The last time the Louvre museum expanded to incorporate new buildings was 20 years ago when it took over the old ministry of finance building, but now the world famous museum is set to take over the Tuileries Gardens.
The idea was put to the Louvre museum by the ministry of culture who saw the logic of giving the Louvre Palace back its historical gardens.
However, the famous Orangerie and Jeu de Paume galleries which are situated in the gardens near Place de la Concorde will continue to remain independent.
It is thought that the Louvre museum will be able to put on much more ambitious exhibitions within the confines of the gardens, however it will also have the responsibility for their upkeep, which will be a hefty financial burden.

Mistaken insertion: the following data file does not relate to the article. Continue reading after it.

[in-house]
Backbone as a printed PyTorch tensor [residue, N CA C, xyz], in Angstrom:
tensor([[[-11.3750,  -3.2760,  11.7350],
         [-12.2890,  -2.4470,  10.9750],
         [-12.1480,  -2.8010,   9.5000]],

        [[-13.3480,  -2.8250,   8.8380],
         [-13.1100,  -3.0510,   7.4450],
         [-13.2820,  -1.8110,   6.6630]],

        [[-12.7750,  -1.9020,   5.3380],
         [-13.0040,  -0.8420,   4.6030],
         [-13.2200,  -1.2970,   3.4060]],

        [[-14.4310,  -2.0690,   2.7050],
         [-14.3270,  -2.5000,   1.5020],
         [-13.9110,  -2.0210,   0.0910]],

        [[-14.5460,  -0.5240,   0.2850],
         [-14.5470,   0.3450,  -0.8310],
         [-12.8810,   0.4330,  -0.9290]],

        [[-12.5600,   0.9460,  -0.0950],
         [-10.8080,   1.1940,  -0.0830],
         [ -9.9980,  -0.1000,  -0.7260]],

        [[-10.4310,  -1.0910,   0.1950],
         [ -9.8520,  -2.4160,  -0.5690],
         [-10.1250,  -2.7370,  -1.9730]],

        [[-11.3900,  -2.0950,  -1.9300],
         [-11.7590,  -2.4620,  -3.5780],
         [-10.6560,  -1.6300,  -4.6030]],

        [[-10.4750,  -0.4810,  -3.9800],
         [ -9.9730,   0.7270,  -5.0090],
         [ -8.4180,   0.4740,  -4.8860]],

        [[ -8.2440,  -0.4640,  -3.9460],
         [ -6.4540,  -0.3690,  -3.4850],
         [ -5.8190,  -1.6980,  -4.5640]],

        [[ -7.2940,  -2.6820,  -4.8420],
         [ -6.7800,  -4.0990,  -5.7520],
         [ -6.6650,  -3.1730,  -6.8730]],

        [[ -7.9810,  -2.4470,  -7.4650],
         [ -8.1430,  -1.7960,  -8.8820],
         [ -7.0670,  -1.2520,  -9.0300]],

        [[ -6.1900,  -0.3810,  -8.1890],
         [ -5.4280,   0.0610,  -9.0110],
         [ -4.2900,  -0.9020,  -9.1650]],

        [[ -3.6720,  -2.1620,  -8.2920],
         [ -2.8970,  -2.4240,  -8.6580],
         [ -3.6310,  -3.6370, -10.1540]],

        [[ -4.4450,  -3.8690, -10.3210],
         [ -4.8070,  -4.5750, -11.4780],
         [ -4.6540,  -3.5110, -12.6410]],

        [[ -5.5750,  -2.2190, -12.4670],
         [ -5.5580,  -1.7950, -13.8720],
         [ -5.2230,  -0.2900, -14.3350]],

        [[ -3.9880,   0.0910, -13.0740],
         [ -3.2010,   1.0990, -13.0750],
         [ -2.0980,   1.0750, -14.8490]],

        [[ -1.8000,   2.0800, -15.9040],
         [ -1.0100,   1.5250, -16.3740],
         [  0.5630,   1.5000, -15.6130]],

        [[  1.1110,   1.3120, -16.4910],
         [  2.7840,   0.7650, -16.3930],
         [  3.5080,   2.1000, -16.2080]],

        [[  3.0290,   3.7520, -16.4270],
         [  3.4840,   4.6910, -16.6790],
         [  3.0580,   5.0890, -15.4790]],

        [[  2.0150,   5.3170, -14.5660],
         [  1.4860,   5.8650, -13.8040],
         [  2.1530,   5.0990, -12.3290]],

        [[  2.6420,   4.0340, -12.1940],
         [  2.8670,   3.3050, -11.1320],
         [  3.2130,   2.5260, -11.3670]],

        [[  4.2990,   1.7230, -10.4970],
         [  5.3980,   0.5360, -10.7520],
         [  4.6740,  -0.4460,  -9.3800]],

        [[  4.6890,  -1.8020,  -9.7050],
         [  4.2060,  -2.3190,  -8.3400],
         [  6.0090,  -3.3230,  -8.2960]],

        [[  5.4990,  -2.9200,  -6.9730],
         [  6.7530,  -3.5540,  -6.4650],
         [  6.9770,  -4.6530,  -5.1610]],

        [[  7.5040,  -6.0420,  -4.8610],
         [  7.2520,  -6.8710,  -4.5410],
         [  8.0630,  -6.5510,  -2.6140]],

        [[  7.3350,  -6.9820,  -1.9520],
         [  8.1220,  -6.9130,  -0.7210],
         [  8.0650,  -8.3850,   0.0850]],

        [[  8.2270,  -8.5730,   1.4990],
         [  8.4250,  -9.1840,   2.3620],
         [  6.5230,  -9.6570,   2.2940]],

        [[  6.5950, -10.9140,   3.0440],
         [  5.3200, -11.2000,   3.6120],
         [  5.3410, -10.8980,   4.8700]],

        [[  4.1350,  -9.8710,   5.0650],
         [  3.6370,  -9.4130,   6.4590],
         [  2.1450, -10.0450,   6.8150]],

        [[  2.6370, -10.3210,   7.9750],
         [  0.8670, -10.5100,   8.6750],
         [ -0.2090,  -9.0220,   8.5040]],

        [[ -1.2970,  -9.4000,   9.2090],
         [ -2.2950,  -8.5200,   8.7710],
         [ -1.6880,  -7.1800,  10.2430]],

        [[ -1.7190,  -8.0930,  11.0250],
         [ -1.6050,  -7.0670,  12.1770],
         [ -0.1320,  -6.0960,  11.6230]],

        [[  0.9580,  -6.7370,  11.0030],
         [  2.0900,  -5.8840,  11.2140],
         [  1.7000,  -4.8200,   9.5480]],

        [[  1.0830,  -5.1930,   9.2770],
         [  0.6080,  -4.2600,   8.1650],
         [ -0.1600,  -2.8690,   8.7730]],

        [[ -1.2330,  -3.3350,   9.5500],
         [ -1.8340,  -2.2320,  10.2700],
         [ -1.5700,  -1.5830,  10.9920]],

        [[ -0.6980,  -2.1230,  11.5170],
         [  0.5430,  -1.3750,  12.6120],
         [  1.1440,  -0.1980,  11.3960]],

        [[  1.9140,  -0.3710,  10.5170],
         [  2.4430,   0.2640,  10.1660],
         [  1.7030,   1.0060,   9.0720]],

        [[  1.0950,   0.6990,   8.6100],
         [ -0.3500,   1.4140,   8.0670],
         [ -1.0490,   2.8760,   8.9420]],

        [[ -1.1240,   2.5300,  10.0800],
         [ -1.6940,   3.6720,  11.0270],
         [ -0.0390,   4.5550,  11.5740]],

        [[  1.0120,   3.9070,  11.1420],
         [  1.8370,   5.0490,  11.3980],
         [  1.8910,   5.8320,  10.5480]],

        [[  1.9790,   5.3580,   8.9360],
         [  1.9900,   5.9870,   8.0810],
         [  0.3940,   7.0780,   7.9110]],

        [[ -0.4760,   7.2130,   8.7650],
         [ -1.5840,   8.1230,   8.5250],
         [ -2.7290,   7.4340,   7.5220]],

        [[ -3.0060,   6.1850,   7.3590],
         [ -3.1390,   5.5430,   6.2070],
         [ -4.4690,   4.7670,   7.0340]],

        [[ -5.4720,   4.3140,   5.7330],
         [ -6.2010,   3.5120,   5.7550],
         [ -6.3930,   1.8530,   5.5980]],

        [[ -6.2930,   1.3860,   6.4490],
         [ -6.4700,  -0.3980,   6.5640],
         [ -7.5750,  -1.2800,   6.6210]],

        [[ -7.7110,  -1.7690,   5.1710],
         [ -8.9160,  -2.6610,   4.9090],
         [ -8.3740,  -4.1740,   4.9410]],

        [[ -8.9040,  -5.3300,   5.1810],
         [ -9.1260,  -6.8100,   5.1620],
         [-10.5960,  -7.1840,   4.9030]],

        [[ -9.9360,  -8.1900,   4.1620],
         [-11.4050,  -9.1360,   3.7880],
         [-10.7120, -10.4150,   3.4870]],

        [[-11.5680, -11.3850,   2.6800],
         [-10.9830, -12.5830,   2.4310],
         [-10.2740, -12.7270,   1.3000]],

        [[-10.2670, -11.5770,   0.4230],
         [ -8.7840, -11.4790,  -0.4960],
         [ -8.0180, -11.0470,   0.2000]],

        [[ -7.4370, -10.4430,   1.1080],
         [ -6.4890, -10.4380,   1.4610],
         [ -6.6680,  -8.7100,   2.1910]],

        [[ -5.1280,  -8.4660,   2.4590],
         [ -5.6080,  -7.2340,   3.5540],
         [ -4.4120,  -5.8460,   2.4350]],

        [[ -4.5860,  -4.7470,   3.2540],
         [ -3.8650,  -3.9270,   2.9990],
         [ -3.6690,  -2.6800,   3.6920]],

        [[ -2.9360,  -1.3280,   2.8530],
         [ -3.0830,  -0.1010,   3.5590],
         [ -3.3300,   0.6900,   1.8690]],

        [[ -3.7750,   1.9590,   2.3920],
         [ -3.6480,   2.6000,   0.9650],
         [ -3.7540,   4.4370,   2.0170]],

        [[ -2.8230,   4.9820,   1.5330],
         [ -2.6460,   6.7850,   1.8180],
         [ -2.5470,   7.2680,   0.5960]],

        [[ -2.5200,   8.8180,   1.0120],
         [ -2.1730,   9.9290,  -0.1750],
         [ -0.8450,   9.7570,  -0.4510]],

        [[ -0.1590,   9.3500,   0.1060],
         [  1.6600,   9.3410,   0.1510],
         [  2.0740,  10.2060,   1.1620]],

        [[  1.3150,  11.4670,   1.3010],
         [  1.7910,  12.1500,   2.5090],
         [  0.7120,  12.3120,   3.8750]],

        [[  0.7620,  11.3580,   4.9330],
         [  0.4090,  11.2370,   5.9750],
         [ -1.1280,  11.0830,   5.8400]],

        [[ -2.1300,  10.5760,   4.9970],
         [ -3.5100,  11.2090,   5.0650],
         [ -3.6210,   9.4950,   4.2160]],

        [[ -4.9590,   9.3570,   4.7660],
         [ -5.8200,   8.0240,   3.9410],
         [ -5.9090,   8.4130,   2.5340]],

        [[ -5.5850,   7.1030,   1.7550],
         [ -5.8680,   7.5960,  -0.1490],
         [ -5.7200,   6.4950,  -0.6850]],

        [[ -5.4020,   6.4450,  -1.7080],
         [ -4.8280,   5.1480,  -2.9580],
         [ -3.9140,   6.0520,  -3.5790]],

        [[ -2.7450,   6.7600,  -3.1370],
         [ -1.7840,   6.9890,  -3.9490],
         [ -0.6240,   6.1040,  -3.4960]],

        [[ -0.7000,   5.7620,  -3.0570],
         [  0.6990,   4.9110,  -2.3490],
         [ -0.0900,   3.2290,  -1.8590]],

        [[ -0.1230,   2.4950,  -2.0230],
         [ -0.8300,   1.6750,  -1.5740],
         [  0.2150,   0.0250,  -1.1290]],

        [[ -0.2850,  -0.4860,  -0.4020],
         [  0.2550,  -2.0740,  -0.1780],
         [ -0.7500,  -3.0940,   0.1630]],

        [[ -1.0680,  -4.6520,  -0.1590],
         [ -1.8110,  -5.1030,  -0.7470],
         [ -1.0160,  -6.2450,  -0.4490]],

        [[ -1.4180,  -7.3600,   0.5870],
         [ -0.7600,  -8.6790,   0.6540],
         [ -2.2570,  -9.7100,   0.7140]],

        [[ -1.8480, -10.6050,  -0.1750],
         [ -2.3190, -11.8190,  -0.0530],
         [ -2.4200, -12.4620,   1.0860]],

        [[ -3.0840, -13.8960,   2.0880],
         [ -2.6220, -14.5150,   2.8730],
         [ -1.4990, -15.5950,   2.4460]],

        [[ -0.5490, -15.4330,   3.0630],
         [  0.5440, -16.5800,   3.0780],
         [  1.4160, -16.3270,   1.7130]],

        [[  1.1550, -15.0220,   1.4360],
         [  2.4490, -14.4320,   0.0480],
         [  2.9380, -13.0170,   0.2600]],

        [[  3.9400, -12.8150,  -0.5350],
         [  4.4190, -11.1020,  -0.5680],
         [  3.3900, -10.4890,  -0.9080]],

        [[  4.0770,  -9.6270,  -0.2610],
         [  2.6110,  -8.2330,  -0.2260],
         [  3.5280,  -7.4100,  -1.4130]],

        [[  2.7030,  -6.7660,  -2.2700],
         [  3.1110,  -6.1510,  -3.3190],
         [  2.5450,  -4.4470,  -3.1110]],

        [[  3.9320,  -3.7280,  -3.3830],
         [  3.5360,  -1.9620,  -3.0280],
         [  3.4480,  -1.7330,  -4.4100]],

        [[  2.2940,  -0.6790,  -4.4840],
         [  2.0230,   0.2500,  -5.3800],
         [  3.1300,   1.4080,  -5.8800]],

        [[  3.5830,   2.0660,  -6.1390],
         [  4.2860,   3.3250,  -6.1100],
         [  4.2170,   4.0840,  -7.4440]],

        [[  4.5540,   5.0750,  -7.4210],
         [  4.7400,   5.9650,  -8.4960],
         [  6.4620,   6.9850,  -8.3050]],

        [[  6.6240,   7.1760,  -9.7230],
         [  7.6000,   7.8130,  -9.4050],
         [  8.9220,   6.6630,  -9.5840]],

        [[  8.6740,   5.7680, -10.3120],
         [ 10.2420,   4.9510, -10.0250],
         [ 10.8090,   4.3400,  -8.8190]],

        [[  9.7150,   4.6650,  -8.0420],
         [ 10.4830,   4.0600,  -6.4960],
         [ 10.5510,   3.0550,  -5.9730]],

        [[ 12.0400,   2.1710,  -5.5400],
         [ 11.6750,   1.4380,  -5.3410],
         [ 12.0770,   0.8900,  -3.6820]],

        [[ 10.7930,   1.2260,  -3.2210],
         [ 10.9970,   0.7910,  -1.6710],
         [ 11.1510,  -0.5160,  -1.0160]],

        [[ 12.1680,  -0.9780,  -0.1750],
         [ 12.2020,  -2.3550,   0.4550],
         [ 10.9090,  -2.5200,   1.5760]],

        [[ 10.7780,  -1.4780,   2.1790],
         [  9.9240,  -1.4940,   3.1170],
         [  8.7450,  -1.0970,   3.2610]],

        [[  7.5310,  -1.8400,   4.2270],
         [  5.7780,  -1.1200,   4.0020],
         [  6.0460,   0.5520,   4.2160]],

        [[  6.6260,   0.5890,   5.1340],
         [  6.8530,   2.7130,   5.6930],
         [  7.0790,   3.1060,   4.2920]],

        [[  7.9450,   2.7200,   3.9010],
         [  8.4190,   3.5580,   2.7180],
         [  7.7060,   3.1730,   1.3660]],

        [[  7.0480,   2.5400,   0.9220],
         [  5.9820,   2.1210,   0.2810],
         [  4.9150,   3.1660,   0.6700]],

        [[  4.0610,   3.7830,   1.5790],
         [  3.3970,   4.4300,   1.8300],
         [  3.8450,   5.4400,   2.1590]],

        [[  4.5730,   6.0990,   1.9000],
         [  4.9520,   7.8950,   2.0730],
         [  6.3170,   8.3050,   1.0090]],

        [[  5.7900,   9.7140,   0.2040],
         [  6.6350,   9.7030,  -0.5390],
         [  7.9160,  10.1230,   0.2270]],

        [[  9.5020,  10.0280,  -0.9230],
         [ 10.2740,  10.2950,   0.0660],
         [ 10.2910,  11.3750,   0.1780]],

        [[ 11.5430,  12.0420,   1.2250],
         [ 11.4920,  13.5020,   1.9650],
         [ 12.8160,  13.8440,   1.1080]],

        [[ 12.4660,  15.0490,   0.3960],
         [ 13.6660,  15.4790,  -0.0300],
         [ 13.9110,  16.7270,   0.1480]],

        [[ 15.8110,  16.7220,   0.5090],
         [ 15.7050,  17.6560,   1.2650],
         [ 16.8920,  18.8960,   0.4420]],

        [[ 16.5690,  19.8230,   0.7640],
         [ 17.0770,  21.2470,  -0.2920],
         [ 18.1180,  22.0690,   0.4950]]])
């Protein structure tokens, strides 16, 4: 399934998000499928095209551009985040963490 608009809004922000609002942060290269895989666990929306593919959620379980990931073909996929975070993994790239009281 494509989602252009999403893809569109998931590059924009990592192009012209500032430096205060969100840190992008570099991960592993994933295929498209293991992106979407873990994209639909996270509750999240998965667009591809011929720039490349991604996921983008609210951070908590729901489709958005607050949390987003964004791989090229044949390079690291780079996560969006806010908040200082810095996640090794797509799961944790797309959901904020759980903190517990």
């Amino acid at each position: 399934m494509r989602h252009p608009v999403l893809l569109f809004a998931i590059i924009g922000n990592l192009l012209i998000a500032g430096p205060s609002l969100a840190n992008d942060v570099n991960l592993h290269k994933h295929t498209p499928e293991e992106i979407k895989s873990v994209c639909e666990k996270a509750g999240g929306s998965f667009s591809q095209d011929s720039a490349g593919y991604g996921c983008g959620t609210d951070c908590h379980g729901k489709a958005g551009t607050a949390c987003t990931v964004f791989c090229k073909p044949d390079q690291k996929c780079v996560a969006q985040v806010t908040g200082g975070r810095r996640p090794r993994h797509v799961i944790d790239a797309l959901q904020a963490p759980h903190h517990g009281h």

Ten million people visit the Tuileries gardens every year and the Louvre will have to manage this influx of visitors while at the same time developing exhibitions on the theme of gardening itself. This would continue the 500 hundred-year old tradition of the Tuileries gardens, which are considered by Parisians as a veritable artwork and spectacle in themselves.
The 19th century saw many floral exhibitions in the Tuileries gardens, but the first automobile fair was also held there in 1898.